Once again game day saw temperatures reach over 30c as we made our way to Fletcher’s Fields, a 50 minute drive from the city centre.  We arrived to find four games in full flow with a further two pitches spare.  I found out that the facility is jointly owned and run by five local clubs and the Ontario Rugby Union who each have one of the six pitches as a ‘home pitch’.  The clubhouse was very big with eight changing rooms, a large bar area and a separate function room, and by having five clubs plus the provincial union based there, a regular bar income during the season is guaranteed, as vital for clubs in Canada as it is in England.

As kick-off approached we went out into the heat of the day and after the anthems were sung we took our seats in the stand.  The Ontario Blues were likely to be the toughest opposition for England Counties but with Canada playing Japan the same day in Vancouver and the national Sevens squad preparing for the Olympic repechage tournament in Monaco, they were shorn of any international players.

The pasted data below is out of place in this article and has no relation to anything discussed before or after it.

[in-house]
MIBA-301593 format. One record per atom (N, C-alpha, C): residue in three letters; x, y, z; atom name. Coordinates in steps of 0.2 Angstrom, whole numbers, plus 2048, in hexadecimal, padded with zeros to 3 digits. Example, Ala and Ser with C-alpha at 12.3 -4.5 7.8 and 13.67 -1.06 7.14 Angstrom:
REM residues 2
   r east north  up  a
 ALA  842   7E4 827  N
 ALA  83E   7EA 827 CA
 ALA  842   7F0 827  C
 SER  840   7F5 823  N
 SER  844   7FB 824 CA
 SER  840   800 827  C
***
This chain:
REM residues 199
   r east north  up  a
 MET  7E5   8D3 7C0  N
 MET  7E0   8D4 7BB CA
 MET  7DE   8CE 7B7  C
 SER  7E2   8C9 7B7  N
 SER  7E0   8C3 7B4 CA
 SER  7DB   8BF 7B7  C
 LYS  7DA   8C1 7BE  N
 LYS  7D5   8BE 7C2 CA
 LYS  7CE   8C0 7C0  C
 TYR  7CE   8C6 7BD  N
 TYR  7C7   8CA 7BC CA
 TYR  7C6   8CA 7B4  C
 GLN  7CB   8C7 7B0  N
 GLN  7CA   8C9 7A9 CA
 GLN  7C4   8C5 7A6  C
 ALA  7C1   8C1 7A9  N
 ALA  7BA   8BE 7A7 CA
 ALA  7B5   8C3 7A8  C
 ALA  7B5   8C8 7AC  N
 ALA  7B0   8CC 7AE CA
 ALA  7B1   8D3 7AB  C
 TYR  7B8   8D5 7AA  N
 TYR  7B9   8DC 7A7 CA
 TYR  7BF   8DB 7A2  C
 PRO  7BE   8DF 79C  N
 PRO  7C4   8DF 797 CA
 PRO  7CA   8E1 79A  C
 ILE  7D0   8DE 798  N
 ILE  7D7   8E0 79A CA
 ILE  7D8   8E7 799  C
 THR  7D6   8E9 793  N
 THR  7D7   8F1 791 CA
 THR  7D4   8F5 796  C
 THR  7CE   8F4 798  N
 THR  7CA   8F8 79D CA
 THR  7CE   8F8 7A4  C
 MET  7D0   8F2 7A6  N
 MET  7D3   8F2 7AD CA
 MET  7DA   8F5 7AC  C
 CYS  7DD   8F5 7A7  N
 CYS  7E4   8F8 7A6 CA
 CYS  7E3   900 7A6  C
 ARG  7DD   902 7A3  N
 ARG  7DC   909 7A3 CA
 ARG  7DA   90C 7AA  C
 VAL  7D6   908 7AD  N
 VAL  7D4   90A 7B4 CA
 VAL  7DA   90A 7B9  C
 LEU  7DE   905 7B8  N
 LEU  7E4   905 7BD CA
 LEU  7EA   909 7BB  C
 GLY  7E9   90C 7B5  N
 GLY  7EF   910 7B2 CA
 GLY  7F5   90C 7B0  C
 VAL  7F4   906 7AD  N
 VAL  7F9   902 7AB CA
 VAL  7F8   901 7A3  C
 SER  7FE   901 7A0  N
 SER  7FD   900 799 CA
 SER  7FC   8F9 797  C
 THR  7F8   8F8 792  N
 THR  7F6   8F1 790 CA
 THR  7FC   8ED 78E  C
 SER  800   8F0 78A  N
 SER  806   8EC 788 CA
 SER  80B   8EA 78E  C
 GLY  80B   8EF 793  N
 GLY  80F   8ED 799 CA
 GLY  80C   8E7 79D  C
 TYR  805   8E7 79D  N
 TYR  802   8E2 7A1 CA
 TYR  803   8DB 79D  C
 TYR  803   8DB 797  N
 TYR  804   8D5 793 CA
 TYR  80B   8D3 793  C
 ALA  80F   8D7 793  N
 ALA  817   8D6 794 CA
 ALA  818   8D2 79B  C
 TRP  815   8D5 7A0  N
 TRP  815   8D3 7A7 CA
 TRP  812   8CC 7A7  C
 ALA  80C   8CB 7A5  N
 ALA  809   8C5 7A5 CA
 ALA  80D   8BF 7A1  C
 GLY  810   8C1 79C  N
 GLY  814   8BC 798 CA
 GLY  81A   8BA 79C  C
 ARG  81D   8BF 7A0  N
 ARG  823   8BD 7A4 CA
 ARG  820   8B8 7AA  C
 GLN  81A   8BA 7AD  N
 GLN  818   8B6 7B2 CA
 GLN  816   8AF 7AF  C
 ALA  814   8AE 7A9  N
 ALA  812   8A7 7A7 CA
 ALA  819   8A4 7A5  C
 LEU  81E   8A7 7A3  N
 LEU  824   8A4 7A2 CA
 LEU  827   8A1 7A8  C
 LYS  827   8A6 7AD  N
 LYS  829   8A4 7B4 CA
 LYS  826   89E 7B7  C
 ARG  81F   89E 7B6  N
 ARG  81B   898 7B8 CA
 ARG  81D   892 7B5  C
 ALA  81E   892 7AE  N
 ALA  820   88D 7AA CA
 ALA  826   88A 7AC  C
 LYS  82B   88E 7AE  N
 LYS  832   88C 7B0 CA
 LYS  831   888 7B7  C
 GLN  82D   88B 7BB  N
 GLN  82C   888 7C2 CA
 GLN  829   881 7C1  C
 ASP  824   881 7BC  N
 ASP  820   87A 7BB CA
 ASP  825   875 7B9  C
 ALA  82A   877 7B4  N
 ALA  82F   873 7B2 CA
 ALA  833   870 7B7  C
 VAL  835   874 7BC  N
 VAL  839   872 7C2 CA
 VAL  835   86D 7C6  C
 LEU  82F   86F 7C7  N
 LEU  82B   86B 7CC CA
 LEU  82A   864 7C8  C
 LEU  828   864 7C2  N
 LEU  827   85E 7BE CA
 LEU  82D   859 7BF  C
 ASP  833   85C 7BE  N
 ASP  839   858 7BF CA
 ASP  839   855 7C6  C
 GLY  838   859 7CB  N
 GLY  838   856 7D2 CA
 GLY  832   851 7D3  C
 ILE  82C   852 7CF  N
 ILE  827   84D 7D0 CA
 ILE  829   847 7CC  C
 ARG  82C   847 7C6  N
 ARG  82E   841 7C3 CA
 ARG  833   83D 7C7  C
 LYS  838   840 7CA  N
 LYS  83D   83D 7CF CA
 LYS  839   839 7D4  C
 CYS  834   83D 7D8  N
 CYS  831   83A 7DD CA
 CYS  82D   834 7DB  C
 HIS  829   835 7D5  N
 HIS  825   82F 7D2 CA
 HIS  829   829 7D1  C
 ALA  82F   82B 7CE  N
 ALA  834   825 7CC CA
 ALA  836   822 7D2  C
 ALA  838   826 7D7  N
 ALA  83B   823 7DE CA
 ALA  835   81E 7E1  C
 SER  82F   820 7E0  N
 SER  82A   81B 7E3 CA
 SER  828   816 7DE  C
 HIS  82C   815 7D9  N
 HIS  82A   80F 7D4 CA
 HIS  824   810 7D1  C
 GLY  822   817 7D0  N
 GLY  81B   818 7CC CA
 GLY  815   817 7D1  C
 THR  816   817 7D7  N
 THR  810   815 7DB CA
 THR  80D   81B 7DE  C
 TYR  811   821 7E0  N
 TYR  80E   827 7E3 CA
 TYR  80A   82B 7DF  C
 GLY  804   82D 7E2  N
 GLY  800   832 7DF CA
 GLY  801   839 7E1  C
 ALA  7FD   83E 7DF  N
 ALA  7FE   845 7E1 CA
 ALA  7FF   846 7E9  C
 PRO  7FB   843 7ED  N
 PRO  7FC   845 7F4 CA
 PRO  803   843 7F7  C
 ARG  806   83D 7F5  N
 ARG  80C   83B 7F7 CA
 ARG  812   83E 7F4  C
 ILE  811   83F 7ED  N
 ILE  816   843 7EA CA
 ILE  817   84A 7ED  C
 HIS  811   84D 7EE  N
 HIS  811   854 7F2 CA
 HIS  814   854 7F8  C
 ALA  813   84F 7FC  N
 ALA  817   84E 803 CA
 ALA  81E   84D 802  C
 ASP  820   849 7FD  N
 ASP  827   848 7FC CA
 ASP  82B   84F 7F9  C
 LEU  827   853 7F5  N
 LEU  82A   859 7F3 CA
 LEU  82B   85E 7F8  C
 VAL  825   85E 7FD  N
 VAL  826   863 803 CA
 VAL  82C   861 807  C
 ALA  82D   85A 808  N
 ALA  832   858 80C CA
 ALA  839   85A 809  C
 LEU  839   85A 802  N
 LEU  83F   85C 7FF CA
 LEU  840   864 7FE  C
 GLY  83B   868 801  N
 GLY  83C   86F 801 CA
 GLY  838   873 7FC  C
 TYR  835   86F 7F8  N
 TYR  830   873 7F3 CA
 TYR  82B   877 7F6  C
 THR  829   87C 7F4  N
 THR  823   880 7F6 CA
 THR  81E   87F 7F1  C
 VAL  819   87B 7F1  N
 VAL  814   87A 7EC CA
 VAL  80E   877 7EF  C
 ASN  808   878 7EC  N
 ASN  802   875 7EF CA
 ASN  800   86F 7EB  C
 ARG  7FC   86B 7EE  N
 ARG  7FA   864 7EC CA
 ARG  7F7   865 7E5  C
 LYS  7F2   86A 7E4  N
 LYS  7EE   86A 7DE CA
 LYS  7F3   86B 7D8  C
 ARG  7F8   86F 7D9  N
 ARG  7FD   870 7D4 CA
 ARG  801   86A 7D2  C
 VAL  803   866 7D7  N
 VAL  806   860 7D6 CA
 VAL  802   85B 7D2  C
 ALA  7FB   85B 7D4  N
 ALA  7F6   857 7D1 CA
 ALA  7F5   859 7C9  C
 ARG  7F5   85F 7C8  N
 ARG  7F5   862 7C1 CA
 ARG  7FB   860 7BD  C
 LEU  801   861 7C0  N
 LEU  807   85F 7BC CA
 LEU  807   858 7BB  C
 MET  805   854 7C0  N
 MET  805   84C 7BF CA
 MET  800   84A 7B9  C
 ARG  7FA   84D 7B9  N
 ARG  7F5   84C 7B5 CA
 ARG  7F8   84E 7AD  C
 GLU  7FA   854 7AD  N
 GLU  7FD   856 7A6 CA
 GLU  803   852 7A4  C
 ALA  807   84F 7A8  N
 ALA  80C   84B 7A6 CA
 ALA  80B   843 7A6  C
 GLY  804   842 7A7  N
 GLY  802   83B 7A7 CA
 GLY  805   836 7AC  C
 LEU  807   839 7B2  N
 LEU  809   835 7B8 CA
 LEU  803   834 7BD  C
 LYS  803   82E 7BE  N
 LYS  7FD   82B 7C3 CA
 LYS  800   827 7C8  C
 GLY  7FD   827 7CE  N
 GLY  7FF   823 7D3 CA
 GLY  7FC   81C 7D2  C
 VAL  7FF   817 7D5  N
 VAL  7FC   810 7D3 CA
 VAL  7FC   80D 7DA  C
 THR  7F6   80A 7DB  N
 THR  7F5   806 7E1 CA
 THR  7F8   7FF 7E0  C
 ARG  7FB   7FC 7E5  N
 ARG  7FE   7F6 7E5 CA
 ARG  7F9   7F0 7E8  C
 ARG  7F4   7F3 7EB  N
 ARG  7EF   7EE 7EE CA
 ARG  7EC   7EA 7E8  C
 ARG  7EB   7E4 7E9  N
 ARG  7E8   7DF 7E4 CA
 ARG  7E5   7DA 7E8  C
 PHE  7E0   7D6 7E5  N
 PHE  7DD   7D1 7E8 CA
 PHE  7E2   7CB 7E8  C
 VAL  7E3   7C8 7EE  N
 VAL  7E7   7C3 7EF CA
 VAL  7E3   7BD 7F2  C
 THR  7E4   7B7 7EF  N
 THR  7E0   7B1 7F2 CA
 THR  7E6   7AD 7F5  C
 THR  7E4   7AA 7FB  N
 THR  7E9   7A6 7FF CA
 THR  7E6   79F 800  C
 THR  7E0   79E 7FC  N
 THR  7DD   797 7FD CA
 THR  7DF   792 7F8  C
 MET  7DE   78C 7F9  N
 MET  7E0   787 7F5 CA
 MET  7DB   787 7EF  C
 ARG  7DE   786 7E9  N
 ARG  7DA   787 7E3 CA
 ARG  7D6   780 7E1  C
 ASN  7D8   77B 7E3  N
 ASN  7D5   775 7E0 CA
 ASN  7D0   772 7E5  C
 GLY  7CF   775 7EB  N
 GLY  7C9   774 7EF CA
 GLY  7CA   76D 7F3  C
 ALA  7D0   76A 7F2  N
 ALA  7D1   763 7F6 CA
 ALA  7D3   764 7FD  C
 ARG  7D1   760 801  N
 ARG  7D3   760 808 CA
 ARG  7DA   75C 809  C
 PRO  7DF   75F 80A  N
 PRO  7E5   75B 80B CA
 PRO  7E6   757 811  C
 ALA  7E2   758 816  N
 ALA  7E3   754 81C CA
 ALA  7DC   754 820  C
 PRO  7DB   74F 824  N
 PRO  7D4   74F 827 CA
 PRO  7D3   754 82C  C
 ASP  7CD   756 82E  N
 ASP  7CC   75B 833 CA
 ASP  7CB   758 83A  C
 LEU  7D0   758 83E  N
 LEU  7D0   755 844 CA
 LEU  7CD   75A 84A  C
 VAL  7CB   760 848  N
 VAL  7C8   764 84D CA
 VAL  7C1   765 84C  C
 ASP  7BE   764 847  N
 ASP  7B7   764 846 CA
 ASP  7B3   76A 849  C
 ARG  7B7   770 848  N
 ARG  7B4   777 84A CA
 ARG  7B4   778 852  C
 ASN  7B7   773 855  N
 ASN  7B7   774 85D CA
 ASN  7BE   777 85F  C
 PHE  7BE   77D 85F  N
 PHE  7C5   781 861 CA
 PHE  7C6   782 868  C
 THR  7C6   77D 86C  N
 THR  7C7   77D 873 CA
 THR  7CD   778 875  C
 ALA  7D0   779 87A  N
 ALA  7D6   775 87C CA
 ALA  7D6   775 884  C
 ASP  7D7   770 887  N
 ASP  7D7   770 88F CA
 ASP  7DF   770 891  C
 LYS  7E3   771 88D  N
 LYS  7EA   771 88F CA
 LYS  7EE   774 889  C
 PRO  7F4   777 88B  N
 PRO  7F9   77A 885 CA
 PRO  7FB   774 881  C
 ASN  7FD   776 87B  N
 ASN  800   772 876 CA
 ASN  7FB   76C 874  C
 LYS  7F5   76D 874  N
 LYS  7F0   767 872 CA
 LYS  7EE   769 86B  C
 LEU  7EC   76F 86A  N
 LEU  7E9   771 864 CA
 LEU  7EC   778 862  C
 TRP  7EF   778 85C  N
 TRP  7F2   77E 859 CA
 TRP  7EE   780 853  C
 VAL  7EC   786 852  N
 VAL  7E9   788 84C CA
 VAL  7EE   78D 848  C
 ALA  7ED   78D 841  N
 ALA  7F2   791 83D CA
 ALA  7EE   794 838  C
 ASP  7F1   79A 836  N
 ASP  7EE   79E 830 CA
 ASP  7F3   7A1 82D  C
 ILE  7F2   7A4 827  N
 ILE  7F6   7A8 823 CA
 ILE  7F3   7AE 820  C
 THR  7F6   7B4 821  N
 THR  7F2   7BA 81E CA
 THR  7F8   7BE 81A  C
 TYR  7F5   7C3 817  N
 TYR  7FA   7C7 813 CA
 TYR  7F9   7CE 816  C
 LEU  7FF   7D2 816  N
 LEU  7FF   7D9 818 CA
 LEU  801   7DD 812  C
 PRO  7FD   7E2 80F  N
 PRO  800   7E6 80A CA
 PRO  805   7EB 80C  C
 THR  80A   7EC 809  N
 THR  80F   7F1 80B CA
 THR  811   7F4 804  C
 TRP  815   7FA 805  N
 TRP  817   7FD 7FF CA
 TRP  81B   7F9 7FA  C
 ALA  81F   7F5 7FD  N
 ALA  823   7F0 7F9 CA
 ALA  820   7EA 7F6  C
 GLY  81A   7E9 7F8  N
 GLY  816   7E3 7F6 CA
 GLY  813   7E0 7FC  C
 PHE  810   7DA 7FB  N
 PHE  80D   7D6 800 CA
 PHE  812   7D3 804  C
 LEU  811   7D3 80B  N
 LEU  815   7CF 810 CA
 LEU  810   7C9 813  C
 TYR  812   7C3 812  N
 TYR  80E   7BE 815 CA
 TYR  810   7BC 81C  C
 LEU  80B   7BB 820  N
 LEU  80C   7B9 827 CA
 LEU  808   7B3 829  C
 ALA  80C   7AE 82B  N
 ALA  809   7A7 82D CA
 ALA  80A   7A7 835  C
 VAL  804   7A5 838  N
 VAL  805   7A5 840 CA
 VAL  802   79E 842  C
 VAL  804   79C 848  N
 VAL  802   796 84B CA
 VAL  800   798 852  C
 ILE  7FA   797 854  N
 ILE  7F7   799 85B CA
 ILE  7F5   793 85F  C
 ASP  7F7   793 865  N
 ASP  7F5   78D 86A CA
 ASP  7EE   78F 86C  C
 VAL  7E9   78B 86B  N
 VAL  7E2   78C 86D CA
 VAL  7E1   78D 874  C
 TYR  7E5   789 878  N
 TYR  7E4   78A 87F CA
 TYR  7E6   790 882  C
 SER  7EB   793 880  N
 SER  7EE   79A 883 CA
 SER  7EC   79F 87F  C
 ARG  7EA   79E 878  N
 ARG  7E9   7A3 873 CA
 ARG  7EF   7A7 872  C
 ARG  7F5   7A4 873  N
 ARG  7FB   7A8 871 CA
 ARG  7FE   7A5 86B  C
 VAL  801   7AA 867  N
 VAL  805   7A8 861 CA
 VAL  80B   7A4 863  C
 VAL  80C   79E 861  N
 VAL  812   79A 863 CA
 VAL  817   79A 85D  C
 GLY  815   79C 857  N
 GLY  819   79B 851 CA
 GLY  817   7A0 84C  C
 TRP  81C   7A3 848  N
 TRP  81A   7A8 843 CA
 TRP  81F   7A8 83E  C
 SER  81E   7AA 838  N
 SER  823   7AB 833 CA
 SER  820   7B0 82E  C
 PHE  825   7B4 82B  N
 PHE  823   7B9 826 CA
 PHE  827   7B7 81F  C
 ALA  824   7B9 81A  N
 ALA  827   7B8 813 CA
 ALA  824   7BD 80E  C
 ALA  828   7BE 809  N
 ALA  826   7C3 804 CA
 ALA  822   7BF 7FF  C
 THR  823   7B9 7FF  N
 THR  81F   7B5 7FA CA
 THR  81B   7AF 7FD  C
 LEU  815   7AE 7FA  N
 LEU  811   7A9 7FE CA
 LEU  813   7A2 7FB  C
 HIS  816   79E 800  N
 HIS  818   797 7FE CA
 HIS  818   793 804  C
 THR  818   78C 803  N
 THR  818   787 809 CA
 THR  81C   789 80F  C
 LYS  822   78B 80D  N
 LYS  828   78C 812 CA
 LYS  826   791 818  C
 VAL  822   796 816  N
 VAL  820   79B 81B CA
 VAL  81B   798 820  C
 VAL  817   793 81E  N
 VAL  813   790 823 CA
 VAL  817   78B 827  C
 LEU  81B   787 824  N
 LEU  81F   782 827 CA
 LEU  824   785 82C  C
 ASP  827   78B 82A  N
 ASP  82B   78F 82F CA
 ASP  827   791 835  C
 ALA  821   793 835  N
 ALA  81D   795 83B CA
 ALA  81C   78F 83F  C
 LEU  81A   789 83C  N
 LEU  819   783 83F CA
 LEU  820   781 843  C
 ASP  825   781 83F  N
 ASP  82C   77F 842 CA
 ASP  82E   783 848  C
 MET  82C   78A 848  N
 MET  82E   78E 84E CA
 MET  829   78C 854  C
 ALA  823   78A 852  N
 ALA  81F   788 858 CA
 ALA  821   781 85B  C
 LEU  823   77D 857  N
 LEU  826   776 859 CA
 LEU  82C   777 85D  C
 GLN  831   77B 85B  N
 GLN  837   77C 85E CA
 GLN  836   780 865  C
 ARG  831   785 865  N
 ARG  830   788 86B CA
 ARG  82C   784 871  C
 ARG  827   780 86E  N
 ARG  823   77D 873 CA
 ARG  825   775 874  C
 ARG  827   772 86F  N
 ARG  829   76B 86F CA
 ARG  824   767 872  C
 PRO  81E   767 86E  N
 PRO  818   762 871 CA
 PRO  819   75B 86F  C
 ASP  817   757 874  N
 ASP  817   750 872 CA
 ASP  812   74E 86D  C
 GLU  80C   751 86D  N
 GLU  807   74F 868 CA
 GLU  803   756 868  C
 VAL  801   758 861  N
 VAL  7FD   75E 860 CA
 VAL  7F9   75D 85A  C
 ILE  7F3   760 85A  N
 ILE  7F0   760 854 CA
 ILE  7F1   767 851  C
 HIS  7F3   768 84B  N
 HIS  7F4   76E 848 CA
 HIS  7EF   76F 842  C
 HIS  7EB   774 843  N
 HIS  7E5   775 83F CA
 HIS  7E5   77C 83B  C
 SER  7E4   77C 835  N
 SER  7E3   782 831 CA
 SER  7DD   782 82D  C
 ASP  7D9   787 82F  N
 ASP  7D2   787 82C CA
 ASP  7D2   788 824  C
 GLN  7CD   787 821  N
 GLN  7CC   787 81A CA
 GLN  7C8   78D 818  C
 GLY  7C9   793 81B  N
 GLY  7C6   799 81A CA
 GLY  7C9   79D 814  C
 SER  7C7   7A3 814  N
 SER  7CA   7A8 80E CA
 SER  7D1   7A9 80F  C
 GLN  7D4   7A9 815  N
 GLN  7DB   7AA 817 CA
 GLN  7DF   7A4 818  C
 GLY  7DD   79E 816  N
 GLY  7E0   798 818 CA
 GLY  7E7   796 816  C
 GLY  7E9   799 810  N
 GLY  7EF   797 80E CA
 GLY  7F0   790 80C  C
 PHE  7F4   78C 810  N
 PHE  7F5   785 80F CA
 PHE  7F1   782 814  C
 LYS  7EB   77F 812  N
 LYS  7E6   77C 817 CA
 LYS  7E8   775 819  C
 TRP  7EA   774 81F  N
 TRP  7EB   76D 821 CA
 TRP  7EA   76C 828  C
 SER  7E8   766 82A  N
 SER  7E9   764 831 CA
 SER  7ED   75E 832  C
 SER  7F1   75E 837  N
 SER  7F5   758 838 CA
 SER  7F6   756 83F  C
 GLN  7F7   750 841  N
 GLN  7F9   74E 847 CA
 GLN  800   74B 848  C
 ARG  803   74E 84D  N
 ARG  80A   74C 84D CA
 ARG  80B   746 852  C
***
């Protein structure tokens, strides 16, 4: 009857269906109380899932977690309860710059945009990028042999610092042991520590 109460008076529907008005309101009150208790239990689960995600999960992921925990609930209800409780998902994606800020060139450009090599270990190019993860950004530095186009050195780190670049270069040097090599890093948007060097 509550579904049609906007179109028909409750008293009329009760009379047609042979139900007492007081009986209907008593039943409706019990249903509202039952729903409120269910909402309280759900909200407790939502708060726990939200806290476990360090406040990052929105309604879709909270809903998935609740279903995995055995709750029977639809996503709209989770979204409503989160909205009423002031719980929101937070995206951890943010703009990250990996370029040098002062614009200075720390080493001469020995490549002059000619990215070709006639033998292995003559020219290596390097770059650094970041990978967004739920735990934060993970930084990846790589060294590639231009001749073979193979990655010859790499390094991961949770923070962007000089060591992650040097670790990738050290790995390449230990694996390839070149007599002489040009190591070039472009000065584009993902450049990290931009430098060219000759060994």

DSC02044You can read a match report here, but after daily training sessions and two games in the past two weeks, the Counties players were at the top of their form and they showed it in this game.  The forwards provided fast ball in the set piece and in the loose, the handling was slick and the ball was being taken at pace.  The England tries soon flowed and Ontario had little answer.  Although they had more possession in the second half they came up against a solid defensive wall and it was only a matter of time before the turnover came and England were back to their scoring ways, ultimately winning 73-0.

After the game both teams went into the function room for the post match meal and the usual formalities, and I was once again honoured to present six players with their England Counties caps.  The squad stayed on or the post tour court presided over by captain Keith Laughlin, the details of which will stay private, but as you can imagine there was a lot of beer involved!

Click here for photos from the match